Hip Hop has always been a political weapon for the voiceless as a means of resistance and sparking social change. Big industry hungry for the lucrative market has altered the message of struggle into a bling bling culture.
From America to Europe to Africa and Asia the movement continues, oftentimes underground, to educate the people. It is my hope that in the same way politically and social conscious American Hip Hop has positively influenced other cultures, that American Hip Hop opens to being influenced by these cultures. The social revolution can’t continue unless we grow and knowledge is key.
Big Hass at Re-Volt Radio in Saudi Arabia is one of those voices breaking the sound barrier.
“The name, “Re-Volt,” is a combination I came up with that fuses together ‘revolution’ and ‘voltage. It’s somehow of a Music Revolution, Music Liberation.’ You can ‘Re-Volt’ using a mic, your voice, or a poem.”
What inspired you to create Re-Volt Radio?
Launched in September 2009, “Re-Volt ” was created with the goal of introducing artists to the mainstream public. I try to give these artists — which I find either by research, coincidence or recommendation, the exposure they deserve.
“Re-Volt” all came together as a result of numerous reservations in my mind about mainstream music and how it was lacking in either awareness, or cause.
The FM Radio is a complex business due to materialistic factors.
Some artists do not get a chance to be on, thereby not heard by the public. Re-Volt’s goal is an attempt to enlighten and elevate the minds of listeners and give them a varied choice of what is really out there.
The name, “Re-Volt,” is a combination I came up with that fuses together ‘revolution’ and ‘voltage. It’s somehow of a Music Revolution, Music Liberation.’ You can ‘Re-Volt’ using a mic, your voice, or a poem.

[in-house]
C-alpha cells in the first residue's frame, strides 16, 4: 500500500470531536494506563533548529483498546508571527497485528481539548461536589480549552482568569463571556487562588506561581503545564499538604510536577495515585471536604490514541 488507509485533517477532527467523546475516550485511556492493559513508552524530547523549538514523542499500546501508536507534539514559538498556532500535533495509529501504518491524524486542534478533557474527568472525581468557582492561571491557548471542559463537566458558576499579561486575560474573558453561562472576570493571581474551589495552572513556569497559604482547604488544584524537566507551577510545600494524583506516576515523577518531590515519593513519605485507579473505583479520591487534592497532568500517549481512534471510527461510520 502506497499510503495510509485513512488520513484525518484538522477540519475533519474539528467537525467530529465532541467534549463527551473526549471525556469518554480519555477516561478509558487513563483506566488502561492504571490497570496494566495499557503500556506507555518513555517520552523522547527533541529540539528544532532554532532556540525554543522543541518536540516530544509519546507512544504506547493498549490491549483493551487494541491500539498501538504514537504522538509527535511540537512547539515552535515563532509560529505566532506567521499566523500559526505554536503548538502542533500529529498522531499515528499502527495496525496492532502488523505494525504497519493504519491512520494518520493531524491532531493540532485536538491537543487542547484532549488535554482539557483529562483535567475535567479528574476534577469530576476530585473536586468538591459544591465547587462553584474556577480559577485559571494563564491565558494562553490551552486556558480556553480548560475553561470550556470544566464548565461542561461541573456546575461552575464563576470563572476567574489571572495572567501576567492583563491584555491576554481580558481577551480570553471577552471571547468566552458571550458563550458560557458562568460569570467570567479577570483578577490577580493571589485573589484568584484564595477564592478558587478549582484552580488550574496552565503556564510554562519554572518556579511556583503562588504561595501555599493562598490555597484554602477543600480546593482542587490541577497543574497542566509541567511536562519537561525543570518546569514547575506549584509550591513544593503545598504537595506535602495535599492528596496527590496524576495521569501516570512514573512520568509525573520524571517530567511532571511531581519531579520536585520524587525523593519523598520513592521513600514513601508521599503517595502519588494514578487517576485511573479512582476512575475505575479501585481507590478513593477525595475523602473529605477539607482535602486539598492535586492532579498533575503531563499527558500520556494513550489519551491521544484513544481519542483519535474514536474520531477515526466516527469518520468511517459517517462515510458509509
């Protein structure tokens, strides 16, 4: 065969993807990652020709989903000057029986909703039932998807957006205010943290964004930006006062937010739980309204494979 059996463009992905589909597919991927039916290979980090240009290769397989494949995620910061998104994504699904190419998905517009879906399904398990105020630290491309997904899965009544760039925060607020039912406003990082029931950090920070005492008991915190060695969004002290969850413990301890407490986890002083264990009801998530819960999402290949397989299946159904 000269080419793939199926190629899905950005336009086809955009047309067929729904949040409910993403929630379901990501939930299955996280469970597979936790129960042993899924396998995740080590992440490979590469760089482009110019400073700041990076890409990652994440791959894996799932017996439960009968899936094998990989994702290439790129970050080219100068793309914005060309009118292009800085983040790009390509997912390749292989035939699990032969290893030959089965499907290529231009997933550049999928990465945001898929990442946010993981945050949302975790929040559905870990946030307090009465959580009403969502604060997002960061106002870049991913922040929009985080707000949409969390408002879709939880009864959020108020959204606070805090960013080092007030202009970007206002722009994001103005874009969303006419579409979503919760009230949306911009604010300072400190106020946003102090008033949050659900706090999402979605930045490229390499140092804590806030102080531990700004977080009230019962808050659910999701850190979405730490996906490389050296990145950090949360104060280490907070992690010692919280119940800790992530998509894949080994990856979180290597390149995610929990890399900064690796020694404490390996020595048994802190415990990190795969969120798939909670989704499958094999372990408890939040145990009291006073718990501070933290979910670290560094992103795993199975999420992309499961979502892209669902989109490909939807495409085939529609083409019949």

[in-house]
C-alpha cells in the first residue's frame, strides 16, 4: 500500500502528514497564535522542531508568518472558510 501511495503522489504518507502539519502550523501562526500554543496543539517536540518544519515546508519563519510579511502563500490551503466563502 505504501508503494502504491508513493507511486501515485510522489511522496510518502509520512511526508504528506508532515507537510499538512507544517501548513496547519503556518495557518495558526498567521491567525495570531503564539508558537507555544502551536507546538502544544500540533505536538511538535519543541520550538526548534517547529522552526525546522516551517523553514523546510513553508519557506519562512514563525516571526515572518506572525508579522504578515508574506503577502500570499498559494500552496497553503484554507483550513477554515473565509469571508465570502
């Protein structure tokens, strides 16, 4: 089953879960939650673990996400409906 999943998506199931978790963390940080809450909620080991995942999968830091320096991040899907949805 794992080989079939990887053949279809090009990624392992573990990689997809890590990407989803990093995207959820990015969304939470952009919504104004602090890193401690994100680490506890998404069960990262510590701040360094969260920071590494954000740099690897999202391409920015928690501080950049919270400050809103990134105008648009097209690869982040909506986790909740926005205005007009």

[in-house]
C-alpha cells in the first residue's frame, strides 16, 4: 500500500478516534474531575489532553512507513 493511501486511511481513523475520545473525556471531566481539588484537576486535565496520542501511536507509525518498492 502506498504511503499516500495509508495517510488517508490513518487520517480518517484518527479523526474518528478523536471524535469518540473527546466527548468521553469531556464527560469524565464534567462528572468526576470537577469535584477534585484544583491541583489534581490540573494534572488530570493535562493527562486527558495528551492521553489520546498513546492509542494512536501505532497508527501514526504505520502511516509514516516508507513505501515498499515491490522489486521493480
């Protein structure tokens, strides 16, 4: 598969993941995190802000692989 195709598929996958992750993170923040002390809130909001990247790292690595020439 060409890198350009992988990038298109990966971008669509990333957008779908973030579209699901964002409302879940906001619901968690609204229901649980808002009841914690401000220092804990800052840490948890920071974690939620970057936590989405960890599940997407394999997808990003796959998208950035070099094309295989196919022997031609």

Give us a picture of Hip Hop in Saudi Arabia
Hip-Hop in Saudi Arabia is really young as this amazing Arabic Hip Hop movement but the problem in Saudi that could be affecting this movement’s growth is the fact that there are no “Venues’ for artists to showcase their talent. That’s why they use the Internet to promote their work and talent. Hopefully I am working on something now that could shed some light on these local artists in Saudi Arabia.
My message to the Saudi Hip Hop heads is to unite, weather you’re a MC/Producer or a manager, unite and form one Saudi movement because this is what Hip Hop is all about; unity.
Why choose to take a revolutionary path instead of biggin up the popular bling bling culture that has silenced musicians from sharing the real struggle of Black youth in America today?
Re-Volt first started promoting all kinds of music but then I got into the Hip Hop Movement and especially the Arabic scene and I was blown away by the amount of talent that is out there not presented, not credited and not supported. So my focus now is more on the Hip Hop scene. Weather its revolutionary or not I care about showing real artists that are out there with a message (social, political or just for the fun of it)
Revolutionary hip hop NEVER gets air play and for me that’s unfortunate because it does elevate one’s mind. Just take a listen to some of the tracks made by Arab Hip Hop artists such as Lowkey’s “Obama-Nation” or Shadia Mansour’s “El Kofeyye Arabeyye” feat M1 from Dead Prez.
What are your thoughts on the current uprisings sweeping the region and what role does Re-Volt Radio play in bringing the message of social change to the community?
It’s inspiring for sure and the people have spoken. The power is shifting to the people in every aspect and I salute the Egyptian and the Tunisian people for making it happen; BUT that being said, I don’t like over-using the word revolution or uprising.